I can't say it hasn't taken me awhile to get to this place though. I had this vision of what my career would be, and the reality is that, after 2008, it just wasn't going to happen. I was lucky to have the experience I had out in eastern Kentucky, with a boss who was a great mentor, and who didn't expect me to work 70 hours a week (I never worked much more than 40), and taught me to actually practice law. Now that the legal market is rebounding (at least in my city), it's entirely likely I could get a lateral move back into the private sector. Work for a mid-size insurance defense firm, slave away for the billable hour. Trade being a cog in one machine, for a cog in a smaller machine. And while part of me wants to be back in court regularly, arguing before the judge, the rest of me doesn't want the rest of the stuff that comes with it. The late nights, the long dockets, the demanding bosses, the asshole clients, the office politics, the sexism, and the dreaded billable hour. Yeah, it'd be more money, but actually not much more initially (now, by the time I'm 5-7 years out, there will be a much bigger gap in average the income), and I would just have to pay more on my student loans from Income Based Repayment, and I wouldn't get the 10-year forgiveness. Non-profit certainly has its benefits.
Most importantly, though, I'm starting to really love what I do, instead of just feeling good about it or even being simply resigned to it because hell, I'm lucky I have a job at all. I think it makes a difference now that it's full time. In being part-time, I never felt 100% invested in it. I felt pulled in multiple directions, working for my own clients, and the MLP clients, and (as an attorney with which I once interviewed told me) "scrapping for work." Trying to balance all of it sucked. Doing work at midnight sucks. And especially not getting paid sucks. I just think back a year ago, to when I'd just had Vee, and not really getting a maternity leave, because clients never really go away when you're a solo. There's no partner or associate to hand it off to. Solo practice sucks like that. Having awesome fellow solos helps a lot, but there's only so much you can pass off on someone doing you a favor. It was just not for me. There are people who excel at it. Not me.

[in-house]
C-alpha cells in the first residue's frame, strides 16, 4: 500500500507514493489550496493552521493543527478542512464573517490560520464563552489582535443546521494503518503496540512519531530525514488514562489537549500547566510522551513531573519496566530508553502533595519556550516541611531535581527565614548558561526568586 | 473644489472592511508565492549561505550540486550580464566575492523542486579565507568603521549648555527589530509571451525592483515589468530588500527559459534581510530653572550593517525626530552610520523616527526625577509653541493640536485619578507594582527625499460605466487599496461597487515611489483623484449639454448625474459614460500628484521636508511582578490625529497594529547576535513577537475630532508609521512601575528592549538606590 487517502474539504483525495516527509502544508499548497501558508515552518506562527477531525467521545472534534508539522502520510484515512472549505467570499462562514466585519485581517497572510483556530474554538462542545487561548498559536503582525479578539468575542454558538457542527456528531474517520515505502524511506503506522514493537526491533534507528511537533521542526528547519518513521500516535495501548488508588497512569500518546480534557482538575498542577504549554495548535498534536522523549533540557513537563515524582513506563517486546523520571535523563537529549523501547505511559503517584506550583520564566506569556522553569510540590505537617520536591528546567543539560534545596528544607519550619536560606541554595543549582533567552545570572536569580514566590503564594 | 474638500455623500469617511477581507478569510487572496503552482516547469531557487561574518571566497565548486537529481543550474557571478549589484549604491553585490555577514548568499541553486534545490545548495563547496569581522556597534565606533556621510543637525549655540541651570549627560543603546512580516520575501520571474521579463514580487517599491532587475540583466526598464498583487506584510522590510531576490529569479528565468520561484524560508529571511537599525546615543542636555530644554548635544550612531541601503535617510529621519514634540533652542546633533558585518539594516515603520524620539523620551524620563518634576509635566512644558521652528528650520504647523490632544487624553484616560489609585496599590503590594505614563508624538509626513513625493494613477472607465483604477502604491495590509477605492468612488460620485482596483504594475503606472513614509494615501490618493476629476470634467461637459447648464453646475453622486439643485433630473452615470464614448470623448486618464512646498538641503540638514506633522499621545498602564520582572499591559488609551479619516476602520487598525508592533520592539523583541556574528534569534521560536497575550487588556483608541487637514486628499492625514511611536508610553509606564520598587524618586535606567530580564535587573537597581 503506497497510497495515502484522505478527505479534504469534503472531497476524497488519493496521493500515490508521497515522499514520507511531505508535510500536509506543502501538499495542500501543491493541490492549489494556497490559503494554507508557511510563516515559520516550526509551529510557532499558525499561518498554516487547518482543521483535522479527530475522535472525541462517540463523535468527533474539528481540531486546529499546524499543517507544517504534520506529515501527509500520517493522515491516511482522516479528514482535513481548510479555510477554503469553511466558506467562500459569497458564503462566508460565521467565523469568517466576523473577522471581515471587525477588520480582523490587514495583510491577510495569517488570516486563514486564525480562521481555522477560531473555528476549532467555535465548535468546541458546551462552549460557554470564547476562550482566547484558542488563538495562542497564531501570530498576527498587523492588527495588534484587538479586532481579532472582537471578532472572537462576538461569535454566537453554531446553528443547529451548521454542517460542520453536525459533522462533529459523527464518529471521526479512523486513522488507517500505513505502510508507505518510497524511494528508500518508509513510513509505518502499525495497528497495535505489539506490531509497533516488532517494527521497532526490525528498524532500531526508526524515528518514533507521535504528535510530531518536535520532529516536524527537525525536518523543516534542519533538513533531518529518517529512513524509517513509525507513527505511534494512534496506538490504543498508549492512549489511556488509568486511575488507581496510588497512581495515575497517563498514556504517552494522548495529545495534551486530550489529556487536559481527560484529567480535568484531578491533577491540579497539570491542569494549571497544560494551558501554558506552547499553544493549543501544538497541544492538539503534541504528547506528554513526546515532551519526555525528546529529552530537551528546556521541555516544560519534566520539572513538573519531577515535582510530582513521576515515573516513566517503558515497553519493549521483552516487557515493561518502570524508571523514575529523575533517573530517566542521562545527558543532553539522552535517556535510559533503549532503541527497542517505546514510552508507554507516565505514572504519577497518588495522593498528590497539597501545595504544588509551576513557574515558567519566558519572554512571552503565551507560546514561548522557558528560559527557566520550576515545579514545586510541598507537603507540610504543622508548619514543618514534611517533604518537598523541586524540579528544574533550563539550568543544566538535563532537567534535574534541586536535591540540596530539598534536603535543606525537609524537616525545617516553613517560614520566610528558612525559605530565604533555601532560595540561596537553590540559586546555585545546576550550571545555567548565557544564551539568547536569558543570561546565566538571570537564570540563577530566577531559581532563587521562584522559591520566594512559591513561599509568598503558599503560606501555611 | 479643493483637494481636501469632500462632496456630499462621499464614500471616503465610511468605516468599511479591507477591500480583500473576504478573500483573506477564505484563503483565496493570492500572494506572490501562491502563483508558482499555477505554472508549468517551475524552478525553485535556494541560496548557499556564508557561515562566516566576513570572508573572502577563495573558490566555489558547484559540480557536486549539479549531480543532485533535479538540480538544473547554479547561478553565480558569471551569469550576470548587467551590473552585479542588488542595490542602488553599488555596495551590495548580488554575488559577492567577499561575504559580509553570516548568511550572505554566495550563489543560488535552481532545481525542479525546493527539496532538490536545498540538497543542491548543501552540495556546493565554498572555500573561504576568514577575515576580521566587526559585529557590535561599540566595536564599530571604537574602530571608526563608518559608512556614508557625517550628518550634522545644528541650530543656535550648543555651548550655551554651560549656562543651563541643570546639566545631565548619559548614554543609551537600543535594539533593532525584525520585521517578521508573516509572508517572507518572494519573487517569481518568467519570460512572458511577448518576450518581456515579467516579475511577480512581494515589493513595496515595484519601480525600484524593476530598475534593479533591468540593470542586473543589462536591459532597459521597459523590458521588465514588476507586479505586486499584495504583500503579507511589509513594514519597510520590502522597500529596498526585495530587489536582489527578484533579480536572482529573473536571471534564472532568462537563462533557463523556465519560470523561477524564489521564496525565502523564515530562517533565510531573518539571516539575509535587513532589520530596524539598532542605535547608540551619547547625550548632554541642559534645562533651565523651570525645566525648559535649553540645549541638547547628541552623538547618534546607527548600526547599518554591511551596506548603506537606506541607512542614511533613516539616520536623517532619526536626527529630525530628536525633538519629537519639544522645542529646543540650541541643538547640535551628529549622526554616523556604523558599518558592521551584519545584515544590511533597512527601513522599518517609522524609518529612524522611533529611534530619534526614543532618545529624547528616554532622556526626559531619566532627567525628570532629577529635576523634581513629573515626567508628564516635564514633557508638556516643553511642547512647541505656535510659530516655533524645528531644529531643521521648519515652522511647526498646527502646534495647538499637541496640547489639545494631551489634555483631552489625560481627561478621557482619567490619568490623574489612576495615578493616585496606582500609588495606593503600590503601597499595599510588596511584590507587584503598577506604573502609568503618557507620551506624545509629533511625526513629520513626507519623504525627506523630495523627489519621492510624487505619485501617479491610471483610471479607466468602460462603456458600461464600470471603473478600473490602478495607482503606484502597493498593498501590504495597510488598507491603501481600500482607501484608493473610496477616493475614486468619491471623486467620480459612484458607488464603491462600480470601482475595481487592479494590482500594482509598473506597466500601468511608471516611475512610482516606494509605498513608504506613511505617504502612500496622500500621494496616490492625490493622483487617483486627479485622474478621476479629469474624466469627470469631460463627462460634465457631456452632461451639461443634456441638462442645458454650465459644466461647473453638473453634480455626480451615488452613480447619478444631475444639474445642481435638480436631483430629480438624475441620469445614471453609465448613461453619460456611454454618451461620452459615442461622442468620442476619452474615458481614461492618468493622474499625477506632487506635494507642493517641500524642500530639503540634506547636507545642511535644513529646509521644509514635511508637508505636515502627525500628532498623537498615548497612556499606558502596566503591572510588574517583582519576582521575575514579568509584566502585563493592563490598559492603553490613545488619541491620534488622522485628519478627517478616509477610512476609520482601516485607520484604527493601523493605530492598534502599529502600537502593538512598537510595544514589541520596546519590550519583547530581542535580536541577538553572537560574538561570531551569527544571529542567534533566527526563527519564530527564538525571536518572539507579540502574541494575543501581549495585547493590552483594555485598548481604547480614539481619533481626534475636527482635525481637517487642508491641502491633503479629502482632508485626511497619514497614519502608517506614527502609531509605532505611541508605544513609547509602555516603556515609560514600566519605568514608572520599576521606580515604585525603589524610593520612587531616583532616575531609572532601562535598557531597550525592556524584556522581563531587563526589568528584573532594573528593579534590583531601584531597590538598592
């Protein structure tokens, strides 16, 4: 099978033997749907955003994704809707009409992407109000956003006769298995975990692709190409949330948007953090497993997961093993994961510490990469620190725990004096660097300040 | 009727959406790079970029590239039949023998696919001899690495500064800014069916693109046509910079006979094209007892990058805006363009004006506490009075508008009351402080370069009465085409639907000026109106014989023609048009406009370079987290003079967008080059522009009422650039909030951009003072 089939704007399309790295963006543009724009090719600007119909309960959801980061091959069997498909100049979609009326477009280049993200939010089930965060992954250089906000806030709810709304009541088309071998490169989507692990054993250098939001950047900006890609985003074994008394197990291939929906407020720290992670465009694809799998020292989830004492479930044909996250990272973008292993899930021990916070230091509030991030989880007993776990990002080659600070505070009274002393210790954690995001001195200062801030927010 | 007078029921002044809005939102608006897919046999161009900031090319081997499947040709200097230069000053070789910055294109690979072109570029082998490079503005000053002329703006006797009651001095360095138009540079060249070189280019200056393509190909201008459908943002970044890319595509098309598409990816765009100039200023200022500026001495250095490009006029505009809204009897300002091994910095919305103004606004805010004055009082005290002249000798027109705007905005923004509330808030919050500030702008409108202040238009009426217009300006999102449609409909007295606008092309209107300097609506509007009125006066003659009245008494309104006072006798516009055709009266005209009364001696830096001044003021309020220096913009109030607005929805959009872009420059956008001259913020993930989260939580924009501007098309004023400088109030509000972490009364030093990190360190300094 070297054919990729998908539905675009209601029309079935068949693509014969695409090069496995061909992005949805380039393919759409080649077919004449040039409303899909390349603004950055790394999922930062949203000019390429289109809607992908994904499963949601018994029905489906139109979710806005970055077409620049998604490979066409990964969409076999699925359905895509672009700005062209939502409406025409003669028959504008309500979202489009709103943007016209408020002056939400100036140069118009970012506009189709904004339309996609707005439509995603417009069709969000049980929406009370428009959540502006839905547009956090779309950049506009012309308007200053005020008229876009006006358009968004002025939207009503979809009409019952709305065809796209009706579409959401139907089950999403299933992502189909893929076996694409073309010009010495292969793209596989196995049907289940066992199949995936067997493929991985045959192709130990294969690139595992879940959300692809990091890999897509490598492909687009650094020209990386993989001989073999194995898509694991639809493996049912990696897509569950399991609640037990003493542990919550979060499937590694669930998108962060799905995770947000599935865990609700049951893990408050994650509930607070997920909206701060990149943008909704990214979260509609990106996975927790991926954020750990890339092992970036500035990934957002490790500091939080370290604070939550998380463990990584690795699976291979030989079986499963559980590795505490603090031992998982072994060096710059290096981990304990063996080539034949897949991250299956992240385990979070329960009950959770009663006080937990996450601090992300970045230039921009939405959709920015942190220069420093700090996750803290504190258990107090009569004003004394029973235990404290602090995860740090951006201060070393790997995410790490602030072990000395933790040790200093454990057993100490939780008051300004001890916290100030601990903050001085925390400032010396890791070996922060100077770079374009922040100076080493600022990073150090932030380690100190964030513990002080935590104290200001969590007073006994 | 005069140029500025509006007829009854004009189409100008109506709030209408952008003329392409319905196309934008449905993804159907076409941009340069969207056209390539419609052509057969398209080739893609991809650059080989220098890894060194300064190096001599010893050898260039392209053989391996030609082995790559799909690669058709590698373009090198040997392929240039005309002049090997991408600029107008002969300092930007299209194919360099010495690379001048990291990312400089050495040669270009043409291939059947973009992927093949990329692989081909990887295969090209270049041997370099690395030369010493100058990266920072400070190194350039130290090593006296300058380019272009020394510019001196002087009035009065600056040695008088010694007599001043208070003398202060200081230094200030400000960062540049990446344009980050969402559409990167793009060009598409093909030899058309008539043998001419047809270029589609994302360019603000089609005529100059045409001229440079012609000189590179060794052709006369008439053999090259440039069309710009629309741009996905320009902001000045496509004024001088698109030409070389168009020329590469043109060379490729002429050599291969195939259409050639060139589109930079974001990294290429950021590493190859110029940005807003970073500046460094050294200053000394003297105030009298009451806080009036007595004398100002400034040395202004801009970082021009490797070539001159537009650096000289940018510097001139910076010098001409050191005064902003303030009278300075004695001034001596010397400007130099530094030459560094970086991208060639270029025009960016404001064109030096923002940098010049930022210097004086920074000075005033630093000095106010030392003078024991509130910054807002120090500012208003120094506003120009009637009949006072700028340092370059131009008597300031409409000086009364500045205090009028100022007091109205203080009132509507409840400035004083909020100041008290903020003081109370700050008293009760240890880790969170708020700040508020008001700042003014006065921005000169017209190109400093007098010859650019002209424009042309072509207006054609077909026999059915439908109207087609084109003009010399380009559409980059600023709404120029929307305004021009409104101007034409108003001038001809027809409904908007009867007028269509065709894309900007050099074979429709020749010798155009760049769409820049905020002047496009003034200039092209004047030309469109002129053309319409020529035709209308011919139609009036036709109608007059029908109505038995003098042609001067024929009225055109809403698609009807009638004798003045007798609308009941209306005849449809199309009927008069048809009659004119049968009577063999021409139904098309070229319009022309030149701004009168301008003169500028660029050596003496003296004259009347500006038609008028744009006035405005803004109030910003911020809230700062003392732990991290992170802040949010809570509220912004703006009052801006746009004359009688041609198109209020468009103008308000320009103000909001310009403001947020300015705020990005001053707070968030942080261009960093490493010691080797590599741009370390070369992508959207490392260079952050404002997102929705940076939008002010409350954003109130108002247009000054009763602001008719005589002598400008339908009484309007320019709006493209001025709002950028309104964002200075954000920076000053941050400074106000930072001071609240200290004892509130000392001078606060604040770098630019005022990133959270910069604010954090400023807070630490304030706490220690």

So, I don't have any great advice, other than you have to find what works for you. I remember a woman from our graduate program talking about not getting trapped by the "sexy job," the job that sounds much cooler than it is. (i.e. Being an FBI agent isn't going to be chasing down aliens and government conspiracies, it's more chasing down the large purchases of fertilizer.) Maybe that was law in general. It sounds more sexy than it is. (It is decidedly not sexy.) Even so, your dream job/the job you might actually love to do, may not be something you can sustain if you also want to have other things, whether that's kids, or a spouse, or travel, or athletics, or music, or whatever. You can't do everything, there's not enough time. So you have to prioritize. There will always be sacrifices. Maybe I'll look back on my career and regret never climbing the corporate ladder or making partner in a law firm. Or maybe I'll end up running the hospital someday. (Doubtful.) Who knows. I'm not really worried about it. First world problems. I have enough money to pay my bills, I bought a new car, I do work that I can feel proud of, and I have my health and my family. (And, yes, if anyone's wondering, I'm better off today than I was 4 years ago.)